Palko v. Connecticut 302 U.S. 319 (1937)

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PALKO v. CONNECTICUT 302 U.S. 319 (1937)

Palko, decided in the sesquicentennial year of the Constitution, highlights the difference between the constitutional law of criminal justice then and now. The Palko Court, which was unanimous, included five of the greatest judges in our history—charles evans hughes, louis d. brandeis, harlan fiske stone, hugo l. black, and the Court's spokesman, benjamin n. cardozo. In one respect Cardozo's opinion is a historical relic, like hurtado v. california (1884), maxwell v. dow (1900), and twining v. new jersey (1908), which he cited as governing precedents. In another respect, Palko rationalized the Court's incorporation doctrine of the fourteenth amendment by which it selected fundamental rights to be safeguarded against state violation.

Palko was sentenced to life imprisonment after a jury found him guilty of murder in the second degree. The state sought and won a new trial on the ground that its case had been prejudiced by errors of the trial court. Palko objected that a new trial on the same indictment exposed him to double jeopardy, but he was overruled. At the second trial the jury's verdict of murder in the first degree resulted in a sentence of death. Had the case been tried in a federal court, the double jeopardy claim would have been good. The question raised by Palko's case was whether a double standard prevailed—one for state courts and the other for federal—or whether the Fifth Amendment's guarantee against double jeopardy applied to the state through the due process clause of the Fourteenth Amendment.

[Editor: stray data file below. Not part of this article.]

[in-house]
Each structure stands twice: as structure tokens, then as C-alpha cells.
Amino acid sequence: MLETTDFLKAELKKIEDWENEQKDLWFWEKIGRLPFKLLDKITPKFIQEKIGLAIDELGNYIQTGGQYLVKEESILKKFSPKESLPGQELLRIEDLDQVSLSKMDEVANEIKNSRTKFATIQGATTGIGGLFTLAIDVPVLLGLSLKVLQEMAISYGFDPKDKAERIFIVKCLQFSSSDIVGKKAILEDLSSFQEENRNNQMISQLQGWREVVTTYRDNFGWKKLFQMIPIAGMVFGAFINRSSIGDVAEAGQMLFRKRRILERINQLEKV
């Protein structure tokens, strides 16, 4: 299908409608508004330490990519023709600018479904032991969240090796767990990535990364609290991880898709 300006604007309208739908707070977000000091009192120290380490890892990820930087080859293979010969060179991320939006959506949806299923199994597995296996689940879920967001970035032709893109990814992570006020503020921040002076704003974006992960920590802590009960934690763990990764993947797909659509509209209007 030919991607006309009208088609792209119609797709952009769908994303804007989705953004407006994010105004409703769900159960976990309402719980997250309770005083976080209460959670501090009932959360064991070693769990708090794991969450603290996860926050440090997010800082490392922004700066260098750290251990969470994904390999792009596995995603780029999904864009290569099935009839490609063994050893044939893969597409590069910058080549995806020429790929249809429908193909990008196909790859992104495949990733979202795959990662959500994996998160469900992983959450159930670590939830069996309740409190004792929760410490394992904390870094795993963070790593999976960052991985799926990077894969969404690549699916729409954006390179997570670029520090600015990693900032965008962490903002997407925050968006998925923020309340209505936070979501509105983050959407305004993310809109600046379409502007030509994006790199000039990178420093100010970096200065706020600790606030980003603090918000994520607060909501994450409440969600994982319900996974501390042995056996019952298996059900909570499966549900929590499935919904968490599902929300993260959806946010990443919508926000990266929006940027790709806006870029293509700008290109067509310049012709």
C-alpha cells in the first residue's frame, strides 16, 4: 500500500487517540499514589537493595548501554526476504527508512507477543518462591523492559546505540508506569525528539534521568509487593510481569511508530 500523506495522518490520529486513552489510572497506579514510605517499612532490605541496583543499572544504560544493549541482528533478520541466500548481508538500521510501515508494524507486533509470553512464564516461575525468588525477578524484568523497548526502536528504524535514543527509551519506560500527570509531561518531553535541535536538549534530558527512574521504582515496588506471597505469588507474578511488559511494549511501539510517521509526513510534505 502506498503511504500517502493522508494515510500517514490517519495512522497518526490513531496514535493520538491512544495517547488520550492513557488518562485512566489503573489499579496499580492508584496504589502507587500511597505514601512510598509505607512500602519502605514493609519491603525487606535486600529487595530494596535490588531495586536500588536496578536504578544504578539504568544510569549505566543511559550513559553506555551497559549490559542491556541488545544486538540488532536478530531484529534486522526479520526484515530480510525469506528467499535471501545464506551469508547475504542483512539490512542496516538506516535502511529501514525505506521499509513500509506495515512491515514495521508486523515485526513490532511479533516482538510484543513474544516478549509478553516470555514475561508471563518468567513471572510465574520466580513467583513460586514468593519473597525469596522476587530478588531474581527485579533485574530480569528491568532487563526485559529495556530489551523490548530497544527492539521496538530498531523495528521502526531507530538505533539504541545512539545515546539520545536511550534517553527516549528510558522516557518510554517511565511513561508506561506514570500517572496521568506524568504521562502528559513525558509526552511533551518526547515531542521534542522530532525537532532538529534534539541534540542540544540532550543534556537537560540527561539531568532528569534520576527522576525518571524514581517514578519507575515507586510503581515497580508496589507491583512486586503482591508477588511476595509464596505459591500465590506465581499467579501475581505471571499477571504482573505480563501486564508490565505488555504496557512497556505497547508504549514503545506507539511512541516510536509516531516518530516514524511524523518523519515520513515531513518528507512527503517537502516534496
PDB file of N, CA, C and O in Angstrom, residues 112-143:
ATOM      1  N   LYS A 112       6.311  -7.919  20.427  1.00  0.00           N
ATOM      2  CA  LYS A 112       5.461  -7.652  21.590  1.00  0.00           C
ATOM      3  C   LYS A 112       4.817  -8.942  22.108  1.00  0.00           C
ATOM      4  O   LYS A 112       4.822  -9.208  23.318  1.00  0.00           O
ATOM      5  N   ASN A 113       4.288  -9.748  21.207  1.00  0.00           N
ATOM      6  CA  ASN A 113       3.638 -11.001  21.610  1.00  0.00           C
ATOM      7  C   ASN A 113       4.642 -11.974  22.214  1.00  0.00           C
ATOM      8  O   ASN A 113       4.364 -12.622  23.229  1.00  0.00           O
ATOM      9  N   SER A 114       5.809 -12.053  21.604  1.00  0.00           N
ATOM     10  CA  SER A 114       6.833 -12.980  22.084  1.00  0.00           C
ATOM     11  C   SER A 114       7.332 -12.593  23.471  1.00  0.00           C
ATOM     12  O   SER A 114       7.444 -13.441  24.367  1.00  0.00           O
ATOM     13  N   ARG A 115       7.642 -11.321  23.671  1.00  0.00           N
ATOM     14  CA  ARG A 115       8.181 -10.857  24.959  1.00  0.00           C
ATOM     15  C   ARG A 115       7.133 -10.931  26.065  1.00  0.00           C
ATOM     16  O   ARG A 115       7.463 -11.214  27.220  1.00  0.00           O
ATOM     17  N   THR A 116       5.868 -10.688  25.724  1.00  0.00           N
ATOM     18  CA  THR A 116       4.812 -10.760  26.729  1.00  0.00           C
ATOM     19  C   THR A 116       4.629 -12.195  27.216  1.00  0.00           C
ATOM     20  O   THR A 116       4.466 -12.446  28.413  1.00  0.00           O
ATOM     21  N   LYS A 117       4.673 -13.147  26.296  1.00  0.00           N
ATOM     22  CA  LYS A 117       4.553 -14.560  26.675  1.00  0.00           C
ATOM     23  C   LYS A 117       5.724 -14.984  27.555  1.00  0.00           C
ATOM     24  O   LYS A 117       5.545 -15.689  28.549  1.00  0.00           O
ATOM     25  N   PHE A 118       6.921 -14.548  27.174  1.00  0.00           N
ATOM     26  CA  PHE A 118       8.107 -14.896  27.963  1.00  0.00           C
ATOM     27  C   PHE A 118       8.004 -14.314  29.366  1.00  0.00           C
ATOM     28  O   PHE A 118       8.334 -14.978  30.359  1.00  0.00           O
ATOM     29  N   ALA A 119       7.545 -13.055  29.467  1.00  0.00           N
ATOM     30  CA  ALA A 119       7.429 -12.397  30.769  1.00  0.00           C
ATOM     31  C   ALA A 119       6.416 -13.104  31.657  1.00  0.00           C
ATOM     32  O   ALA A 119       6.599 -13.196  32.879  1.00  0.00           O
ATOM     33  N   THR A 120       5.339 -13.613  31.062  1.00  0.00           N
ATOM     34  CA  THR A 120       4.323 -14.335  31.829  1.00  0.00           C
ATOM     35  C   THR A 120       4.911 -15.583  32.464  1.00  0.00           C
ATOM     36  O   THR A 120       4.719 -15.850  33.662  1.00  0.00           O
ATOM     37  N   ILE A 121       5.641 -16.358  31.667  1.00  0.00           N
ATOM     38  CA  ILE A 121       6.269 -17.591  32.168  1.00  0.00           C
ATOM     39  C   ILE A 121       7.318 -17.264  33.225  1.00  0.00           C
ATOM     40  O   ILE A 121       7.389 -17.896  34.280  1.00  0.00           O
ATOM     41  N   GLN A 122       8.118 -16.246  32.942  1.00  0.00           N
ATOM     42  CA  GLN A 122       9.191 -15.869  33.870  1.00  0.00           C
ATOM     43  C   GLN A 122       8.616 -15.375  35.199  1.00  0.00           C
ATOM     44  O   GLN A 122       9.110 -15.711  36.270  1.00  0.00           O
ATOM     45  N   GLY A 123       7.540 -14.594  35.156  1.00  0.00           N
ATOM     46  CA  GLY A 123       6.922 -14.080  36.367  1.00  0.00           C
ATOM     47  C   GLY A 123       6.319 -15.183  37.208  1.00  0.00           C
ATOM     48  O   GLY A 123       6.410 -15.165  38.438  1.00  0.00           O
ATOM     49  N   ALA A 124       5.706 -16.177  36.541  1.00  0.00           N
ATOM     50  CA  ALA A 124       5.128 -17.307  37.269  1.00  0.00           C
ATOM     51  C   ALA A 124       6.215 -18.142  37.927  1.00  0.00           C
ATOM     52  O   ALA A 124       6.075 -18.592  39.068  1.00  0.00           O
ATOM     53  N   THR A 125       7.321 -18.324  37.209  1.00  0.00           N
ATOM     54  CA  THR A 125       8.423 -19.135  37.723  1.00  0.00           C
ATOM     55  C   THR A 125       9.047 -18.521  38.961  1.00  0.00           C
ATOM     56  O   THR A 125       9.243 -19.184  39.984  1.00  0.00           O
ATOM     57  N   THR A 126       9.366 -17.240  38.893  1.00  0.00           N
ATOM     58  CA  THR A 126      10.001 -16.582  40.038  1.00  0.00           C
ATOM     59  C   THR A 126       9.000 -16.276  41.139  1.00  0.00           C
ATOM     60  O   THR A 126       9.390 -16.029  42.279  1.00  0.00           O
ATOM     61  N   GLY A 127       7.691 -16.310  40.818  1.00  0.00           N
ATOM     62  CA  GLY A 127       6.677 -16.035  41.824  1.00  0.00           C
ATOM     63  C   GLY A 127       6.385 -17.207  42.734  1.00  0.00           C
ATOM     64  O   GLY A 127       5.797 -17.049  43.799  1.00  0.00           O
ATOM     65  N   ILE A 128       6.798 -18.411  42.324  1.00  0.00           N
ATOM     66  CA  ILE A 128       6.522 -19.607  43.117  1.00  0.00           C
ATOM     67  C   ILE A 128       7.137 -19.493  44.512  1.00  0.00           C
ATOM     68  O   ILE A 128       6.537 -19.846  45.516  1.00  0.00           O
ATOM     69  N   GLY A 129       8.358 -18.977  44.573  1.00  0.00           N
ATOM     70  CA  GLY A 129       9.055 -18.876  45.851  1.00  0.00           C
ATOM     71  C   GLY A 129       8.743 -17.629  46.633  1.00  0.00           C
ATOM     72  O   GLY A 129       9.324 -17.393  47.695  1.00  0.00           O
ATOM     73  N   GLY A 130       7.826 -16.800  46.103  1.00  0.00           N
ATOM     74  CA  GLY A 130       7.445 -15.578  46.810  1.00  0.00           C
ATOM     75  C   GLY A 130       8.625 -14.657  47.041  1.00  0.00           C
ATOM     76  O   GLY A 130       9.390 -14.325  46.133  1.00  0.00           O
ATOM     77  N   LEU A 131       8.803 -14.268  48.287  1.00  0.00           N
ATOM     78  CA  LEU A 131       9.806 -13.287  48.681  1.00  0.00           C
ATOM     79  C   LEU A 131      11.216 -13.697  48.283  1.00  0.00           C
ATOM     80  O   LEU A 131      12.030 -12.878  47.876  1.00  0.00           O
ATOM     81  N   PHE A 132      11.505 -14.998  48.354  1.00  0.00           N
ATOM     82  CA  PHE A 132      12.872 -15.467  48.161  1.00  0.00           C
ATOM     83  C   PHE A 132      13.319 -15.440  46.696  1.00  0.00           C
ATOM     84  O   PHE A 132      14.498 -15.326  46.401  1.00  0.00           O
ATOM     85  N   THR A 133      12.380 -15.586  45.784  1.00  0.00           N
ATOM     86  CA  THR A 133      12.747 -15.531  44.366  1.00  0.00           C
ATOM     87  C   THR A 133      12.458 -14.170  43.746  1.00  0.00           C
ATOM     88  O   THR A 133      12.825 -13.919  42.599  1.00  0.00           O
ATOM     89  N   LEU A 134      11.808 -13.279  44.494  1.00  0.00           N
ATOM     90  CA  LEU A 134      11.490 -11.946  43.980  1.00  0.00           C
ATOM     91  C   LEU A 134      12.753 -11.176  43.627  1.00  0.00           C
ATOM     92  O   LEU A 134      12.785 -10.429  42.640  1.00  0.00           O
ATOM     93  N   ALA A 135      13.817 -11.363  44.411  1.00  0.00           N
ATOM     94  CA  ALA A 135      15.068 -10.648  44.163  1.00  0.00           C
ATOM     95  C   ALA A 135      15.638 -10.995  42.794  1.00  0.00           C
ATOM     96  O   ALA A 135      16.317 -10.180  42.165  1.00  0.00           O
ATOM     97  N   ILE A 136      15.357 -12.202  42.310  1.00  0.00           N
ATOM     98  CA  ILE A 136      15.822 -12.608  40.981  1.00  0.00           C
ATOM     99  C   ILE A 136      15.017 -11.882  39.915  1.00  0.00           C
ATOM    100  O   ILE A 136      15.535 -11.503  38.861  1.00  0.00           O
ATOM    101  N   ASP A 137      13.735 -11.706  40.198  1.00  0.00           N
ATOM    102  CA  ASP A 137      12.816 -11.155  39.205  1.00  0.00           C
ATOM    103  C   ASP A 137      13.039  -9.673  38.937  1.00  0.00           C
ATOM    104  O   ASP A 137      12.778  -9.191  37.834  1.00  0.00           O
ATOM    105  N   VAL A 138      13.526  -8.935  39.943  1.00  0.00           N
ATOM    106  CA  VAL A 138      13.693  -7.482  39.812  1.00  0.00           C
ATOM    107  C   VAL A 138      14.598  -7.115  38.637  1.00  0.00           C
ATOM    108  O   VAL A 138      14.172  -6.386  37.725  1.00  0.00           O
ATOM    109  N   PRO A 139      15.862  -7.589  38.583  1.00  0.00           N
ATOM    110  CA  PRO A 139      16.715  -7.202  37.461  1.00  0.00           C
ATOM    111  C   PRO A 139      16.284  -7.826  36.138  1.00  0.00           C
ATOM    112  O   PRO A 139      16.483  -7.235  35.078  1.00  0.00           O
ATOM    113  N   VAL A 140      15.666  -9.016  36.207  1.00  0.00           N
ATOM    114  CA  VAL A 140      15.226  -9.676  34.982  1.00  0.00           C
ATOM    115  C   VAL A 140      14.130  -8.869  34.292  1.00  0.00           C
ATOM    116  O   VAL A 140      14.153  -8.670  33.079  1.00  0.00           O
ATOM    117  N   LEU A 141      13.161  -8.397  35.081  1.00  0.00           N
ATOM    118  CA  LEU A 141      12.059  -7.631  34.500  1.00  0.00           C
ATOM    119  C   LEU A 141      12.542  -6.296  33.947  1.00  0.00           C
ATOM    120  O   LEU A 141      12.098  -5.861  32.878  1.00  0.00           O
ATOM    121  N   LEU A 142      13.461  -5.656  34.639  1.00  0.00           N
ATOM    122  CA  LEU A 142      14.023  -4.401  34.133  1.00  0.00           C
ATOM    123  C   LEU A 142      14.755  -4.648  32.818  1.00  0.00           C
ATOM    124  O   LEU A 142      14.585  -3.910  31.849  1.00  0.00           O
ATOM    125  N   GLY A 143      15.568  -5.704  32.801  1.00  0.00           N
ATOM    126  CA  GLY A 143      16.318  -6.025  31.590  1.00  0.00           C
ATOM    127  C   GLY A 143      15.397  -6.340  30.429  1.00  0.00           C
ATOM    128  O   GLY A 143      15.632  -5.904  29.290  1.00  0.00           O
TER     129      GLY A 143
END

Cardozo declared that Palko's contention was even broader: "Whatever would be a violation of the original bill of rights (Amendments 1 to 8) if done by the federal government is now equally unlawful by force of the Fourteenth Amendment if done by a state." The Court answered, "There is no such general rule," thus rejecting the theory of total incorporation. Nevertheless, said Cardozo, by a "process of absorption"—now referred to as selective incorporation—the Court had extended the due process clause of the Fourteenth Amendment to include first amendment freedoms and the right to counsel in certain cases, yet it had rejected the rights of the criminally accused, excepting representation by counsel for ignorant indigents in capital prosecutions. The rationalizing principle that gave coherence to the absorption process, Cardozo alleged, depended on a distinction among the various rights. Some were "fundamental" or "of the very essence of a scheme of ordered liberty, " like freedom of speech or religion. By contrast, trial by jury, indictment by grand jury, and the right against self-incrimination were not: justice might be done without them. The right against double jeopardy, the Court ruled summarily, did not rank as fundamental and therefore received no protection against the states from the due process clause of the Fourteenth Amendment. benton v. maryland (1969) overruled Palko, showing that even "fundamental" value judgments change with time. All that remains of Palko is the abstract principle of selective incorporation.

Leonard W. Levy


Abraham, Henry J. 1977 Freedom and the Court, 3rd ed. Pages 64–70. New York: Oxford University Press.